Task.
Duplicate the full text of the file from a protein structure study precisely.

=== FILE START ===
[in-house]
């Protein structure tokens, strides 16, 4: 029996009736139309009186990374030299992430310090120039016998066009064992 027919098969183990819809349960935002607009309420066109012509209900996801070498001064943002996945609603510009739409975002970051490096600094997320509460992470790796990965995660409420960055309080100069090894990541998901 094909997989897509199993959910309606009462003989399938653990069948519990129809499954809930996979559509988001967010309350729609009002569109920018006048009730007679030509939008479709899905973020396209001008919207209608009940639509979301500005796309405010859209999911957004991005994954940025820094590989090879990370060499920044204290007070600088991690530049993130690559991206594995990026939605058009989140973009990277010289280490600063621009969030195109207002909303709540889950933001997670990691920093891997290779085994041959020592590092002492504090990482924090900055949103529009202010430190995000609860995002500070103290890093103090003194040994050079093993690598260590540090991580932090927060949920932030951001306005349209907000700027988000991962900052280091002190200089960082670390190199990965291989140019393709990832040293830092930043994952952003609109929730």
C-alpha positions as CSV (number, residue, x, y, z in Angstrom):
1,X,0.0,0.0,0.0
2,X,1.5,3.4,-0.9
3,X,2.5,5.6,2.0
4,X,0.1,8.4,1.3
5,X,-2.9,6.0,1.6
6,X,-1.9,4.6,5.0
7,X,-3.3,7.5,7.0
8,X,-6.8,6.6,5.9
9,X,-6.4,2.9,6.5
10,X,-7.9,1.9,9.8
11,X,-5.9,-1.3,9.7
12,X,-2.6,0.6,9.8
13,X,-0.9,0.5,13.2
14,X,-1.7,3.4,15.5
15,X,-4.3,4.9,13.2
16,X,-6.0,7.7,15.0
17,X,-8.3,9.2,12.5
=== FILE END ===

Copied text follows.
[in-house]
């Protein structure tokens, strides 16, 4: 029996009736139309009186990374030299992430310090120039016998066009064992 027919098969183990819809349960935002607009309420066109012509209900996801070498001064943002996945609603510009739409975002970051490096600094997320509460992470790796990965995660409420960055309080100069090894990541998901 094909997989897509199993959910309606009462003989399938653990069948519990129809499954809930996979559509988001967010309350729609009002569109920018006048009730007679030509939008479709899905973020396209001008919207209608009940639509979301500005796309405010859209999911957004991005994954940025820094590989090879990370060499920044204290007070600088991690530049993130690559991206594995990026939605058009989140973009990277010289280490600063621009969030195109207002909303709540889950933001997670990691920093891997290779085994041959020592590092002492504090990482924090900055949103529009202010430190995000609860995002500070103290890093103090003194040994050079093993690598260590540090991580932090927060949920932030951001306005349209907000700027988000991962900052280091002190200089960082670390190199990965291989140019393709990832040293830092930043994952952003609109929730």
C-alpha positions as CSV (number, residue, x, y, z in Angstrom):
1,X,0.0,0.0,0.0
2,X,1.5,3.4,-0.9
3,X,2.5,5.6,2.0
4,X,0.1,8.4,1.3
5,X,-2.9,6.0,1.6
6,X,-1.9,4.6,5.0
7,X,-3.3,7.5,7.0
8,X,-6.8,6.6,5.9
9,X,-6.4,2.9,6.5
10,X,-7.9,1.9,9.8
11,X,-5.9,-1.3,9.7
12,X,-2.6,0.6,9.8
13,X,-0.9,0.5,13.2
14,X,-1.7,3.4,15.5
15,X,-4.3,4.9,13.2
16,X,-6.0,7.7,15.0
17,X,-8.3,9.2,12.5